Ali’s Stance on Vietnam War Emboldened MLK to Oppose Conflict

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1977
MUHAMMAD ALI OPPOSED the Vietnam War because of his deep religious beliefs and convictions about the inhumanity of violence between countries.

By George E. Curry

Editor-in-Chief

EmergeNewsOnline.com

WASHINGTON – Muhammad Ali’s decision to risk going to jail by opposing the Vietnam War provided Dr. Martin Luther King with the strength to come out against the war publicly for the first time, according to the board chairman of King’s old organization.

Bernard Lafayette, a longtime Southern Christian Leadership Conference (SCLC) field organizer and current board chairman, said in an interview with EmergeNewsOnline.com: “He was the reason Martin Luther King had the courage to come out and take a stand against the war, even though Martin Luther King’s own board was not in favor of it.”

He added, “I don’t remember any exact quotes, but Muhammad Ali is the one that pushed Martin Luther King to take a stand.”

Ali, who was a global icon in and out of the boxing ring, died June 3 in a hospital in Scottsdale, Ariz., where he had been admitted with respiratory problems. He was 74 years old. A private funeral service will be held Thursday in his hometown of Louisville, Ky. followed by a public memorial on Friday.

On April 28, 1967, at the height of the Vietnam War, Muhammad Ali refused to be drafted into the U.S. Army, citing religious reasons. He said, “I ain’t got no quarrel with those Vietcong.” Ali, who had converted to Islam three years earlier and changed his name from Cassius Marcellus Clay, Jr. to Muhammad Ali, was immediately stripped of his heavyweight championship title.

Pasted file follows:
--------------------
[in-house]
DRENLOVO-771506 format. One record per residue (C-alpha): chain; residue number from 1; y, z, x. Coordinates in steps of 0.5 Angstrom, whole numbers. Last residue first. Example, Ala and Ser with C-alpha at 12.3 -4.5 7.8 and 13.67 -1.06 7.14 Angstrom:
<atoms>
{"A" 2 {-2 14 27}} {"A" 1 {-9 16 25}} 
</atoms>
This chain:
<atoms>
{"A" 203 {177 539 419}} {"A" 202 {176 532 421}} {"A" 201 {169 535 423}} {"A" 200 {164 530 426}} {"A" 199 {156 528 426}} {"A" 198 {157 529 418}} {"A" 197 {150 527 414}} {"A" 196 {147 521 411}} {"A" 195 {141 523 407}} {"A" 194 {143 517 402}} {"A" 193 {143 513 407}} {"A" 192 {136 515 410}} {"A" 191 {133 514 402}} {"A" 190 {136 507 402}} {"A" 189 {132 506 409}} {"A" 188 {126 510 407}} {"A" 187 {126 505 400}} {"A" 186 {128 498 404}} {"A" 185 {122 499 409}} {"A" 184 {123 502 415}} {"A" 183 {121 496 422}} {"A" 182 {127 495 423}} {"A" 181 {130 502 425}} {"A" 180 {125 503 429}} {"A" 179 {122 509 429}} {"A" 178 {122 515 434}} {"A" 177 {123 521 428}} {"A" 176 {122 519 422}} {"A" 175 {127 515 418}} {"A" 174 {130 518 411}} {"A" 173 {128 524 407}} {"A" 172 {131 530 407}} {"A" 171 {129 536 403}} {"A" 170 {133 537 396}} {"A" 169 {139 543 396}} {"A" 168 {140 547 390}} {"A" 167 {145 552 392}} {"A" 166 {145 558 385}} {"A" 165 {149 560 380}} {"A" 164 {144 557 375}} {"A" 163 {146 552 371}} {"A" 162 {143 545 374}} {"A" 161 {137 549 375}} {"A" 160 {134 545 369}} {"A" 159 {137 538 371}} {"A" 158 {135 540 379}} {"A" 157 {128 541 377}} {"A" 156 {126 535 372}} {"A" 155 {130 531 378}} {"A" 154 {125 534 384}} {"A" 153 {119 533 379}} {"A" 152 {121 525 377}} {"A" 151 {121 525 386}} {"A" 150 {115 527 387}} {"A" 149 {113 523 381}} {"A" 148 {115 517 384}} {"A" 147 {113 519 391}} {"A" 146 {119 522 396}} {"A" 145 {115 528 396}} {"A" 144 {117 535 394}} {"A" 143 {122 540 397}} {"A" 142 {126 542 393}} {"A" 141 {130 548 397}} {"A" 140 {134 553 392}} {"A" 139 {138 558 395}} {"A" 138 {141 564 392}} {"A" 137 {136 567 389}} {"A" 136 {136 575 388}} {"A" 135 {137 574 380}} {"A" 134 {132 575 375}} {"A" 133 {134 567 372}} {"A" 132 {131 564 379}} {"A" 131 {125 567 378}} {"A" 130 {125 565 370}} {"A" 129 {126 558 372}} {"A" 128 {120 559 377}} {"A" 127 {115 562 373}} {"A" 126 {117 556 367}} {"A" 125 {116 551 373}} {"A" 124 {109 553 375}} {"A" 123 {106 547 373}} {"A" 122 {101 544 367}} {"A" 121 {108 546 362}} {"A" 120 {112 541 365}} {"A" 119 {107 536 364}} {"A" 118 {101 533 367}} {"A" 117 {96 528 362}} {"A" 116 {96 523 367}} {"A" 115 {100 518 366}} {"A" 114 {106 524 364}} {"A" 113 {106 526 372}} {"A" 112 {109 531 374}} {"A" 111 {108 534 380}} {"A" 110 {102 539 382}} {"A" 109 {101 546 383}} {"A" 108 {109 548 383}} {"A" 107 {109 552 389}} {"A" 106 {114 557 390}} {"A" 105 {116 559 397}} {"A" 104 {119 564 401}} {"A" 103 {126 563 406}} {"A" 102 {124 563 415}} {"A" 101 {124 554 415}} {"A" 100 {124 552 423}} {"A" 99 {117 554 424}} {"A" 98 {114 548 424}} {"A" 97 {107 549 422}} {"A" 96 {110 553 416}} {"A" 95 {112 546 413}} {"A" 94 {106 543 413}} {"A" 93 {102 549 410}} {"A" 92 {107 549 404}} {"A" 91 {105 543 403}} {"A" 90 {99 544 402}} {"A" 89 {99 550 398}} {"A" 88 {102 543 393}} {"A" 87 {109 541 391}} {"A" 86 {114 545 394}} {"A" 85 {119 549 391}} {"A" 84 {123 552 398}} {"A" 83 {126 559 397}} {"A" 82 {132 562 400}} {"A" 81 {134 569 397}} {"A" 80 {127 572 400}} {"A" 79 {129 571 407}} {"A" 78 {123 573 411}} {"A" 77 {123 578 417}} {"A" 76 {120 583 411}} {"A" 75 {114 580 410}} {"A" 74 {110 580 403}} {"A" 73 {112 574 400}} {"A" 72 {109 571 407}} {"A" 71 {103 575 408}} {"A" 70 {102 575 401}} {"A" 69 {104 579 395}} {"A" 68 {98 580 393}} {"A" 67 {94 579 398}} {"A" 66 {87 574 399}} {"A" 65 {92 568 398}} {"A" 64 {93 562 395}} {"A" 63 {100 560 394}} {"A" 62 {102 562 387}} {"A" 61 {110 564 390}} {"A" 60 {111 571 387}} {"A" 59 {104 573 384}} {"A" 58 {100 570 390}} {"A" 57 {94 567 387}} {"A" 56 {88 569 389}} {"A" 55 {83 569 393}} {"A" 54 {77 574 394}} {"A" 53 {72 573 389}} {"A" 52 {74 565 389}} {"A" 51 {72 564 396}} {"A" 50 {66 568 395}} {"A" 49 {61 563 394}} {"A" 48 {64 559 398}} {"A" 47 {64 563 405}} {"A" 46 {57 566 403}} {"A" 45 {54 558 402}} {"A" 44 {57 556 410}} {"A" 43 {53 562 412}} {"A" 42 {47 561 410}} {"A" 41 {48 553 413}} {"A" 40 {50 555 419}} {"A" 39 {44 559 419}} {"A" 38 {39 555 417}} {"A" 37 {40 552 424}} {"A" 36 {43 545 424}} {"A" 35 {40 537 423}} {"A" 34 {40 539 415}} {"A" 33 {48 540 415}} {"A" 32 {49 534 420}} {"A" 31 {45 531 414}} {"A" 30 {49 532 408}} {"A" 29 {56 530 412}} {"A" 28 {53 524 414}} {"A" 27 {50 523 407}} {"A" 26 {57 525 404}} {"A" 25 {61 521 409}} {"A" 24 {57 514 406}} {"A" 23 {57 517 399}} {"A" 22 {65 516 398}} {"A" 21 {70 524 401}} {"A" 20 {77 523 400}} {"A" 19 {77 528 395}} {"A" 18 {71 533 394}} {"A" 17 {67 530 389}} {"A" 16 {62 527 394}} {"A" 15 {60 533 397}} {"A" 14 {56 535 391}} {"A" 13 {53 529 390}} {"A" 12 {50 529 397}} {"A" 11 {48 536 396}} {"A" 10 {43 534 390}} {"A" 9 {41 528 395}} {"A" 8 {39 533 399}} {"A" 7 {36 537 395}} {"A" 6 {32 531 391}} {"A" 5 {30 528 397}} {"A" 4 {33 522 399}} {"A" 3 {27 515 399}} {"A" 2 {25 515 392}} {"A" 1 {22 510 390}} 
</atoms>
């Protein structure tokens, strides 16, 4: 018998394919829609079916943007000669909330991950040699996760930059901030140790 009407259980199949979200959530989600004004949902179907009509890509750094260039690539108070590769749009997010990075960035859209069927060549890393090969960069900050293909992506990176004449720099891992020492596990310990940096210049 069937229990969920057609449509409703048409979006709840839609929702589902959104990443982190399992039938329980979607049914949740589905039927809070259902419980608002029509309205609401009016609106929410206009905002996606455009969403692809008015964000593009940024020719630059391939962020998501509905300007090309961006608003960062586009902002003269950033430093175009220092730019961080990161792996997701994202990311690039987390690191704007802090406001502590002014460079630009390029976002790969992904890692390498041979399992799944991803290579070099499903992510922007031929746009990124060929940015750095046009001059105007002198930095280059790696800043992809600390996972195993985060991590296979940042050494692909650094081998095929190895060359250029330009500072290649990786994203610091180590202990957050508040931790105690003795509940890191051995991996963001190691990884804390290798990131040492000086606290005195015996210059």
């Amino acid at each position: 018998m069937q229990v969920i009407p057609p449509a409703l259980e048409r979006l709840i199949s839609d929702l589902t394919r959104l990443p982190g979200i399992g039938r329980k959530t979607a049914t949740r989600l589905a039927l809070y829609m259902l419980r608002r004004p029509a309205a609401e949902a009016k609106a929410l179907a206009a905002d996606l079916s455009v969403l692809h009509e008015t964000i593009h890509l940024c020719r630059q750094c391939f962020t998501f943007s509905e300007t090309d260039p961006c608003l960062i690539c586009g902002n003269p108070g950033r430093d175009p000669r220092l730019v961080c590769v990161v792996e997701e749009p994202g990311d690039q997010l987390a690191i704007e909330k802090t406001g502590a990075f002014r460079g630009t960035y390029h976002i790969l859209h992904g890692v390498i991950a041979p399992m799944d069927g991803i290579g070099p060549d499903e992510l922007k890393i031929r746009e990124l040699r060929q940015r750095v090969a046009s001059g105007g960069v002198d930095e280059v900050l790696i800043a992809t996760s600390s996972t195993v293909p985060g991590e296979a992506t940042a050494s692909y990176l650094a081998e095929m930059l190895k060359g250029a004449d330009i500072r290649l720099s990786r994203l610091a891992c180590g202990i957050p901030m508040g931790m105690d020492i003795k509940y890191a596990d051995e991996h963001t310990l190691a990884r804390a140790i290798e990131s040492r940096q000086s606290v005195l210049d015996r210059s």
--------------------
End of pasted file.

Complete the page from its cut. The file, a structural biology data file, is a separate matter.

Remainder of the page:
He was convicted of draft evasion on June 20, 1967, sentenced to five years in prison, fined $10,000 and banned from boxing for three years. He remained free while his case worked its way through the appeals process. On June 28, 1971, a unanimous Supreme Court overturned his conviction, granting him conscientious objector status.

Ali’s standoff with the federal government captured the attention of Dr. Martin Luther King, Jr., the preeminent civil rights leader of that period.

Like Ali, he took a stand against the Vietnam War, a position that was opposed by many of his fellow civil rights warriors, including NAACP Executive Director Roy Wilkins and National Urban League President Whitney Young, Jr.

On April 30, 1967 – just two days after Ali refused to take a step forward to be inducted into the Army – King gave a major address against the war at Riverside Church in New York City.

While then-president Lyndon B. Johnson objected to King’s opposition to the war, the nation’s first African American president praised Ali for his unpopular stand.

In a statement, President and Mrs. Obama said, “Muhammad Ali shook up the world. And the world is better for it. We are all better for it.”

They explained, “He stood with King and Mandela; stood up when it was hard; spoke out when others wouldn’t. His fight outside the ring would cost him his title and his public standing. It would earn him enemies on the left and the right, make him reviled, and nearly send him to jail. But Ali stood his ground. And his victory helped us get used to the America we recognize today.”

The former heavyweight champion occupied a special place in Black America. Like Joe Louis had instilled mass pride in an earlier generation, he did the same for the succeeding generation.

The Louisville, Ky. native won a gold medal at the 1960 Olympics in Rome and turned pro later that year. On Feb. 25, 1964, Ali scored an upset knockout over Sonny Liston in the sixth round, becoming heavyweight champion. In addition to predicting the round his opponent would fall, Ali provided the most colorful quotes of any boxer before or afterward.